The two hefty increases in the petrol price in April and May have resulted in the highest fuel prices ever in SA. While it has hit motorists hard – the high price of R14.72 translates into a monthly bill of R2 000 to R3 000 for most motorists – obviously depending on how much you drive and how big your car is, more bad news is waiting. The petrol price could hit R20 per litre before the end of next year.

South Africans can expect further continued increases in petrol prices towards the end of the year and next year as the rand is forecast to weaken further, while oil prices are expected to continue to increase.

In the past, we were mostly saved by either a strong rand when the oil price was high, or low oil prices whenever the rand was weak. For instance, when the rand remained above R15 to the dollar from end November 2015 until June 2016, the oil price was very low at around $45 per barrel.

When the oil price reached its historic high of $148 during the commodity boom of 2008, the rand was very strong at around R7 to the dollar. Luckily this tempered the effect of high crude prices on the local fuel price.

But forecasts show that the rand is set to weaken over the next few years, while predictions for the oil market indicate much higher oil prices over the next few years. The outlook for the petrol price is ominous, even considering that forecasting exchange rates and commodity prices are very difficult.

The oil price broke out of its narrow trading range of between $40 and $50 some eight months ago and has since increased to above $74. Forecasting the oil price is notoriously dangerous, but most analysts seem to take Opec’s latest indications of even higher prices seriously.

A forecast of oil at around $100 per barrel seems reasonable as long as the world economic recovery continues. The New York-based Trading Economics forecasts oil at $97 per barrel at the end of December and at $102 at the end of 2019. It expects a high of $124 in July 2020 and then a slump back to $100.

The rand is expected to continue its weaker trend of the last few weeks. It is expected to end the year at R13.24 per dollar compared to the current R12.60. According to Trading Economics, the rand would end 2019 on R13.72 and continue weakening to around R15.81 at the end of 2020.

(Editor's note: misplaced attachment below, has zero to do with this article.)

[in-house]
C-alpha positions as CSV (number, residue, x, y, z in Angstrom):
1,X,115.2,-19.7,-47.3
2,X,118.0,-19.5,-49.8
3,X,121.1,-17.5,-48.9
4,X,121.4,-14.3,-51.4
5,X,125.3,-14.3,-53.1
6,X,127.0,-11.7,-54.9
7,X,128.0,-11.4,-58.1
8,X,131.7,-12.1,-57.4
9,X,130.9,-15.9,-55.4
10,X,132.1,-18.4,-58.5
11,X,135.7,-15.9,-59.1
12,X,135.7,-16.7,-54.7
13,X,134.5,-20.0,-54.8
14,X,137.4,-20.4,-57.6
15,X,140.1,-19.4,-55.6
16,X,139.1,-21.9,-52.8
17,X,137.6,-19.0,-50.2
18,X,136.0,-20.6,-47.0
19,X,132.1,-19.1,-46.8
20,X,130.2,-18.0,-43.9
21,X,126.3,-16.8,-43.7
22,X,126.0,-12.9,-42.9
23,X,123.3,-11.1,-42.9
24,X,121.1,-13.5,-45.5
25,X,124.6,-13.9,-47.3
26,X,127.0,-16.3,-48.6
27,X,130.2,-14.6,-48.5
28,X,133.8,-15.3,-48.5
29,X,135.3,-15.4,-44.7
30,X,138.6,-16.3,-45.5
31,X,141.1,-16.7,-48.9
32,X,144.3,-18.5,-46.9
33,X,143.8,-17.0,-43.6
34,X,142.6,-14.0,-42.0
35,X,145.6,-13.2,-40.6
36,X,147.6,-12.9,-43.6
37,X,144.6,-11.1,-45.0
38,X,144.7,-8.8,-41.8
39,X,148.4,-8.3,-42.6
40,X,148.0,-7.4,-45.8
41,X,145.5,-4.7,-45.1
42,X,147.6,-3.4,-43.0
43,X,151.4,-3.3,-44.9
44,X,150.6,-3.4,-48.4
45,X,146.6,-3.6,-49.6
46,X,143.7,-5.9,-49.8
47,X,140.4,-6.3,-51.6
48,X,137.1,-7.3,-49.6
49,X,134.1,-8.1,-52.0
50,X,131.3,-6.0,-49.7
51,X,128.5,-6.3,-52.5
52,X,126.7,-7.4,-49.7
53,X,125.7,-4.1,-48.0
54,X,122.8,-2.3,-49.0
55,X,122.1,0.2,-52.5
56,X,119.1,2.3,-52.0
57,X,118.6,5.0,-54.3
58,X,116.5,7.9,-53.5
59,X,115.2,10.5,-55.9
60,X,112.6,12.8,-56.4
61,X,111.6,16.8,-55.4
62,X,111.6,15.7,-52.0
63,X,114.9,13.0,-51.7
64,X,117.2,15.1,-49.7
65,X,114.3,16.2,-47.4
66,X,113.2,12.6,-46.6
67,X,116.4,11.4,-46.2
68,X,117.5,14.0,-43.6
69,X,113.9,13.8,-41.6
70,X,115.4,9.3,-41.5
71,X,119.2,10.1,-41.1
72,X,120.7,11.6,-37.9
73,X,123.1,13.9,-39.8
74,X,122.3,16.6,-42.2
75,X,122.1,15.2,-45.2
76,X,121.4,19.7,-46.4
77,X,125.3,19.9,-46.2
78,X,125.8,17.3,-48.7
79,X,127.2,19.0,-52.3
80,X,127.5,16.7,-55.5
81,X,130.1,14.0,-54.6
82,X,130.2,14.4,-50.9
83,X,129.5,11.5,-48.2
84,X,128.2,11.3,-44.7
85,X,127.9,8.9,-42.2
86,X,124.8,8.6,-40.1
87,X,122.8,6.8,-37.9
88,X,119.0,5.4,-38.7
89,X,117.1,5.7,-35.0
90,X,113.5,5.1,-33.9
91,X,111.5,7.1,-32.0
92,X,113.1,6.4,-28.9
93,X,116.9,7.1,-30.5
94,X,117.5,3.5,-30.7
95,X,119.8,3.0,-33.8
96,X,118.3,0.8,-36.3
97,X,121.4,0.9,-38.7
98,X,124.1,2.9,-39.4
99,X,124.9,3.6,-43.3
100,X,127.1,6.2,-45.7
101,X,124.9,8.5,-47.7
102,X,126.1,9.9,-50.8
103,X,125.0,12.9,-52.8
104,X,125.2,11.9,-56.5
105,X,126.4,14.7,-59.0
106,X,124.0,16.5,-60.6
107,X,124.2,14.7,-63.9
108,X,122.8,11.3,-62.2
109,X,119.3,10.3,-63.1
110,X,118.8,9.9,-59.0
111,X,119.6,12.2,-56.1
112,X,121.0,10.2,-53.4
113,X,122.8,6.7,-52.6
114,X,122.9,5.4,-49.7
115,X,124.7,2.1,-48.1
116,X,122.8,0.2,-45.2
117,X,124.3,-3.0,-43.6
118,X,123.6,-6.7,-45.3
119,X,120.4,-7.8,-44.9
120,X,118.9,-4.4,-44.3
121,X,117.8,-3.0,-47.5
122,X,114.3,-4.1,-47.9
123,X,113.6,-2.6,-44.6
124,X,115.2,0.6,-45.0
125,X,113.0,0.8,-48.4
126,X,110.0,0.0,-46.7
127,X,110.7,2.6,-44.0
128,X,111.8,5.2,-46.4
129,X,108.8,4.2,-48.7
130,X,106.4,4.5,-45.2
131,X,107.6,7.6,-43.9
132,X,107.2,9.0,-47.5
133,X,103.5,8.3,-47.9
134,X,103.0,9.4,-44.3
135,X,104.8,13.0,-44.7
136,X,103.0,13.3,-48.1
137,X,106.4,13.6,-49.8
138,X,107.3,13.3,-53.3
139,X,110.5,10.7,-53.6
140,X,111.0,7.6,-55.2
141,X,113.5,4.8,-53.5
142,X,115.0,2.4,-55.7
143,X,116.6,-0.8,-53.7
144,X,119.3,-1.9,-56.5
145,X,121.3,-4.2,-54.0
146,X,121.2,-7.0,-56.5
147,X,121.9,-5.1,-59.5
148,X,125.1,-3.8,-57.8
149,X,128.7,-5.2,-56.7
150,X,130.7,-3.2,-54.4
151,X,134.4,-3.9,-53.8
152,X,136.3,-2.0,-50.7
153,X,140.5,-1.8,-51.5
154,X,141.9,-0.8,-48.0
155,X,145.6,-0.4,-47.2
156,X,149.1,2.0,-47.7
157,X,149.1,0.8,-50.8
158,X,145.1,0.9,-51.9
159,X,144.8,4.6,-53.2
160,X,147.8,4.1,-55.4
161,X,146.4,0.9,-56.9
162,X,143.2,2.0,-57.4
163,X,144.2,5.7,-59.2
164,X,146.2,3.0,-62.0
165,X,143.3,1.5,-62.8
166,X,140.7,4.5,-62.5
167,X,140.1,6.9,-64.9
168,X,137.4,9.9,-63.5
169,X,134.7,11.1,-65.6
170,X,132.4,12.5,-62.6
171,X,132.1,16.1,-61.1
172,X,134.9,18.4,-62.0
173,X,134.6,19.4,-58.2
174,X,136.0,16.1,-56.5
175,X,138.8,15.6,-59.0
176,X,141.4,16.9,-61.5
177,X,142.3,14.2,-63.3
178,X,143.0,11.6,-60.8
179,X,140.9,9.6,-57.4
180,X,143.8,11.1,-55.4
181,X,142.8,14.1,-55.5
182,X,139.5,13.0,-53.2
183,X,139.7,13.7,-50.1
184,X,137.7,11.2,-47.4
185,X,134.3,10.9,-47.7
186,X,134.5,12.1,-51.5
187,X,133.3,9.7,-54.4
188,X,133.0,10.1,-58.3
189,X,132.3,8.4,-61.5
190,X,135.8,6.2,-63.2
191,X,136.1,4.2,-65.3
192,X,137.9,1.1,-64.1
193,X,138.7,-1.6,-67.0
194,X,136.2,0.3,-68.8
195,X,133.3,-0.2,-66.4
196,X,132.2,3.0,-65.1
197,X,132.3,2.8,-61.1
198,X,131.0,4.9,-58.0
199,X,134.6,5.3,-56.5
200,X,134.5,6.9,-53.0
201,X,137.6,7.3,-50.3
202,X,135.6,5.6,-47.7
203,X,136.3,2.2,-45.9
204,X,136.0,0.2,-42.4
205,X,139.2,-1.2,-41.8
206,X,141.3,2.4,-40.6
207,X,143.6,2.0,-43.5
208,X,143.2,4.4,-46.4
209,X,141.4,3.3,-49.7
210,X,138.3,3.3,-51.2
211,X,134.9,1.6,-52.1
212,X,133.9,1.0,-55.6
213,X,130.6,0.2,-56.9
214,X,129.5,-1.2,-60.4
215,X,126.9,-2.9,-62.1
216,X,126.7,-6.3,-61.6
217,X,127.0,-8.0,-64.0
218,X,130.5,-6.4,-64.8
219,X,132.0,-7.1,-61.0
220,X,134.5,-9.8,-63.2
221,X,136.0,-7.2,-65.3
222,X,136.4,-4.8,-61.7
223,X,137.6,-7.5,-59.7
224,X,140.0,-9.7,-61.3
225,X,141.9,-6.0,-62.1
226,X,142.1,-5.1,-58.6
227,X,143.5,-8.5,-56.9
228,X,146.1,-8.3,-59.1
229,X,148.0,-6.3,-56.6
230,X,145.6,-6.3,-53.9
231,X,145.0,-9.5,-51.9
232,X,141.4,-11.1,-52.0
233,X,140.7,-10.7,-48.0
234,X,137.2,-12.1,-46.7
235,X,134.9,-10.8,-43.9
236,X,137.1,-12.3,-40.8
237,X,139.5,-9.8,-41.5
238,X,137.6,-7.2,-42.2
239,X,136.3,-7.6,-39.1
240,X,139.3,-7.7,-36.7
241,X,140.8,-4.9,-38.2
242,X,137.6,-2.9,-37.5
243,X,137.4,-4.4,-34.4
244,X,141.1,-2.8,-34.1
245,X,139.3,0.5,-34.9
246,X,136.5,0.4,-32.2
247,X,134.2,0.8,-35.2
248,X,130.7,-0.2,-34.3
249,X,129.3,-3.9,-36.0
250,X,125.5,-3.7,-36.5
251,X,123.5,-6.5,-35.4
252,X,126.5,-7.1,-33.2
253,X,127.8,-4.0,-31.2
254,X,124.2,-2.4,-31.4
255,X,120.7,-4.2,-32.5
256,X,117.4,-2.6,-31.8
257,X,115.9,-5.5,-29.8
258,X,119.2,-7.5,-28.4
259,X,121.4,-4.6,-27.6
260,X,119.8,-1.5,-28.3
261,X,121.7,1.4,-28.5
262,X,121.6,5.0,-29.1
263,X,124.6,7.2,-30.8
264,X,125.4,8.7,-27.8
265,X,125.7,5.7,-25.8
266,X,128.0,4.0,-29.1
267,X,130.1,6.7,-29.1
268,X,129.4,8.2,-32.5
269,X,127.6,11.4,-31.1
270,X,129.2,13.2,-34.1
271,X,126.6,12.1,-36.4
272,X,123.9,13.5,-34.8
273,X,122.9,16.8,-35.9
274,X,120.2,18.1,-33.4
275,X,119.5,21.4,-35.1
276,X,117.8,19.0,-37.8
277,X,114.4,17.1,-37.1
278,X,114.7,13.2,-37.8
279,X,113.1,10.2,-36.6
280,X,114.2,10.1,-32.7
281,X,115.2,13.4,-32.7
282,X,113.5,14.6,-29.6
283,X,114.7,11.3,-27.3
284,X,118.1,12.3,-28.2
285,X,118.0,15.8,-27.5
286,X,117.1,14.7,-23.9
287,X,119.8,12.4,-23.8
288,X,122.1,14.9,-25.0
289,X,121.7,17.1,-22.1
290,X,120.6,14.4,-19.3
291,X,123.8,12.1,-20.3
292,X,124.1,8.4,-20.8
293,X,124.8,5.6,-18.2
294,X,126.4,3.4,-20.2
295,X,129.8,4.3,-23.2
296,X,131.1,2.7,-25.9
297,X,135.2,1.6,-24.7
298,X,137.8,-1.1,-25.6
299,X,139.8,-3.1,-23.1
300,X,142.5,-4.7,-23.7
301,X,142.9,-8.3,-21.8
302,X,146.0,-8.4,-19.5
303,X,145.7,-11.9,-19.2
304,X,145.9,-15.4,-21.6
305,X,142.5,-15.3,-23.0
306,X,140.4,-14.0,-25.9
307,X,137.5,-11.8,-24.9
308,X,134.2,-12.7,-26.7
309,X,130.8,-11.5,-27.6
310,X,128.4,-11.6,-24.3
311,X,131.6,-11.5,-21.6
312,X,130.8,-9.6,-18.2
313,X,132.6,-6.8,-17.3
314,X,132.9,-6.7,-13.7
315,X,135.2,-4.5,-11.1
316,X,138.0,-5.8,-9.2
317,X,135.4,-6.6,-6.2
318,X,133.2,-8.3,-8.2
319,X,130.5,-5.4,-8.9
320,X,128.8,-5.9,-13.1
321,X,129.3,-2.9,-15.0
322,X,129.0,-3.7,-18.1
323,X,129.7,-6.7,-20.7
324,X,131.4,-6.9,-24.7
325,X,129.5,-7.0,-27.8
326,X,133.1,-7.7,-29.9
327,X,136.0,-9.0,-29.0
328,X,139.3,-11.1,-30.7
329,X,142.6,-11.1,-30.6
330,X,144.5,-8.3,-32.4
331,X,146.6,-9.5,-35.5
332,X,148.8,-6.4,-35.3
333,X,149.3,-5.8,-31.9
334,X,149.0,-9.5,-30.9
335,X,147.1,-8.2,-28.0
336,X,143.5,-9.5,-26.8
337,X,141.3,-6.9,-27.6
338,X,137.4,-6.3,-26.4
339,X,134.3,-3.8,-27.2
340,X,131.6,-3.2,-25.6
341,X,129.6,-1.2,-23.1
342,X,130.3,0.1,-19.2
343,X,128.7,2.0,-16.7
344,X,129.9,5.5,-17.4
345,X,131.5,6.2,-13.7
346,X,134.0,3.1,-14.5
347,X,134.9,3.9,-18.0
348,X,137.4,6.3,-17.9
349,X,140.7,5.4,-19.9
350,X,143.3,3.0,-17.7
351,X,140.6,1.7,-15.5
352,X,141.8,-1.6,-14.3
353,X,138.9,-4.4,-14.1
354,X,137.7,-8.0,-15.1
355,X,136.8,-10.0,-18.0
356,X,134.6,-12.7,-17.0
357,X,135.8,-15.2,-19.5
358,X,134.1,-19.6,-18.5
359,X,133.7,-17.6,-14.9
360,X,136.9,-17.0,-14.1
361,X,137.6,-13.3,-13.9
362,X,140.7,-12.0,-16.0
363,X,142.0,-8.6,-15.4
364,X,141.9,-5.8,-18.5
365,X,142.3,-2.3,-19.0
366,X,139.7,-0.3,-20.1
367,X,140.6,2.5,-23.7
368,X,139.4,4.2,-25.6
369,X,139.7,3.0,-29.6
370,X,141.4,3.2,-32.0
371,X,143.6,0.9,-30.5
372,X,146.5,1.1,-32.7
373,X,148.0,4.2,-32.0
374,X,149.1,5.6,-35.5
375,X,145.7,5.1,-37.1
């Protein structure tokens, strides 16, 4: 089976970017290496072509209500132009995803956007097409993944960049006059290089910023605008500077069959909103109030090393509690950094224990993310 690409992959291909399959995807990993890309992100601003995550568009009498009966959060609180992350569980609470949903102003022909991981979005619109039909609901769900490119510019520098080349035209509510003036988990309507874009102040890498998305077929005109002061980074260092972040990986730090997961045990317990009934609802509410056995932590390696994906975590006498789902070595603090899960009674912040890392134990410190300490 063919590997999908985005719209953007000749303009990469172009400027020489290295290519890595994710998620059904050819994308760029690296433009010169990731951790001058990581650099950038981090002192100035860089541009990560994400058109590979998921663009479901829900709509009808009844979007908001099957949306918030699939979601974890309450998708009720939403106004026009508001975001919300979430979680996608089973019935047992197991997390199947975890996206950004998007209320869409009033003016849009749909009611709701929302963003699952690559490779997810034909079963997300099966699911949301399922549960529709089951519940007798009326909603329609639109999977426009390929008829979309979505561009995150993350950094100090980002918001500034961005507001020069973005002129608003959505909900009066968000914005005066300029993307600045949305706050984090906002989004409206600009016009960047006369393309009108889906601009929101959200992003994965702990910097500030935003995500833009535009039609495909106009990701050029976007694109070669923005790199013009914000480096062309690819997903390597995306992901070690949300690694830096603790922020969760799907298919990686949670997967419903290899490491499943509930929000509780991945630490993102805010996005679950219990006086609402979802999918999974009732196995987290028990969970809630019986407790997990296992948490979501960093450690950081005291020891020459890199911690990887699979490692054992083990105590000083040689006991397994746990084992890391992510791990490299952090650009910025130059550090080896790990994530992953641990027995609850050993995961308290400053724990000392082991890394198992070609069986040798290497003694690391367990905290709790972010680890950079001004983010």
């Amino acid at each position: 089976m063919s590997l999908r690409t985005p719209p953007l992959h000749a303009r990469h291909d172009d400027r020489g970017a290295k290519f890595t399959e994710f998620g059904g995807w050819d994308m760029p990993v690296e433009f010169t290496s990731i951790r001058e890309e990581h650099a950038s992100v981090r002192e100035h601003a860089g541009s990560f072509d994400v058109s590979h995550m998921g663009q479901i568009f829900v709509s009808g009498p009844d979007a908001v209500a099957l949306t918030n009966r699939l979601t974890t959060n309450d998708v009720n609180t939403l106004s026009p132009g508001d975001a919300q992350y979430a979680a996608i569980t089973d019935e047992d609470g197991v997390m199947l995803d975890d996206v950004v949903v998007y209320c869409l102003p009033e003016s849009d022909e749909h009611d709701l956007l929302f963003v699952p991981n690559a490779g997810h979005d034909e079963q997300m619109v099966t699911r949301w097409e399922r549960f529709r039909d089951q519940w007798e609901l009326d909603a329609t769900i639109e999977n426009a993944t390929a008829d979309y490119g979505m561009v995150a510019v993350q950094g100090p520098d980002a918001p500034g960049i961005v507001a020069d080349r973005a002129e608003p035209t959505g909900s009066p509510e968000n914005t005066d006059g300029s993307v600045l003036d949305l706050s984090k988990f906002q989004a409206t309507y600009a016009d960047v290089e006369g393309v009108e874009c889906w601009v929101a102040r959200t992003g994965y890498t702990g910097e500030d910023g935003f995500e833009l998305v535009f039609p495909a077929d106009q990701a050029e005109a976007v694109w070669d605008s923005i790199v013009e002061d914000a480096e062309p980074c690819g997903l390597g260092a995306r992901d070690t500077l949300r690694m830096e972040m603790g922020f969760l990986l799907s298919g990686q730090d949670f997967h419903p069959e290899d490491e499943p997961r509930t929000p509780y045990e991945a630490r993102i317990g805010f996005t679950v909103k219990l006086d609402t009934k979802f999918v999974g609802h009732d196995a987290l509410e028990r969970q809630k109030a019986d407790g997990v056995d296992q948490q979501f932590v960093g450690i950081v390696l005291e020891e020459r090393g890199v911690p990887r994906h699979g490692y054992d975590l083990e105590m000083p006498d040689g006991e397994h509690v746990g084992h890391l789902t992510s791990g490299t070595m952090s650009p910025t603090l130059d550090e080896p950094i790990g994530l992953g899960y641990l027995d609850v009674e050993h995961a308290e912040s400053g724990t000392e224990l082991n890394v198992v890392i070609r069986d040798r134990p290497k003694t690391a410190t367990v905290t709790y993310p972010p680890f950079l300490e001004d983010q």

It is important to note that these forecasts exclude any huge economic shocks or political upheaval as forecasts for SA interest rates, inflation and economic growth show only small changes. Trading Economics expects GDP growth to improve from the latest 1.5% to 1.9% towards year end and exceed 2% in 2019 and 2020.

Interest rates on government bonds are expected to increase slightly from current levels of around 8.34% to 8.7% at the end of the year and to around 9.8% at the end of 2020. Forecasts for inflation, fixed domestic investment, the level of government debt and business confidence all paint a picture of a gradual improvement in the economy and economic stability.

Any significant deterioration in the economic environment will weaken the rand much quicker.

These quite conservative estimates for the rand and oil price could see an increase in SA fuel prices to at least R17.30 per litre at the end of this year. And it can increase to above R20 per litre before the end of next year. This assumes an average oil price of $100 and an exchange rate of $13.20, as well as increases of around 10% in all the different taxes, levies, transport cost and industry margins.

It might be best to forget about that new car with its powerful and thirsty 5.7-litre V8 double-turbo engine and rather investigate an investment in petrol futures.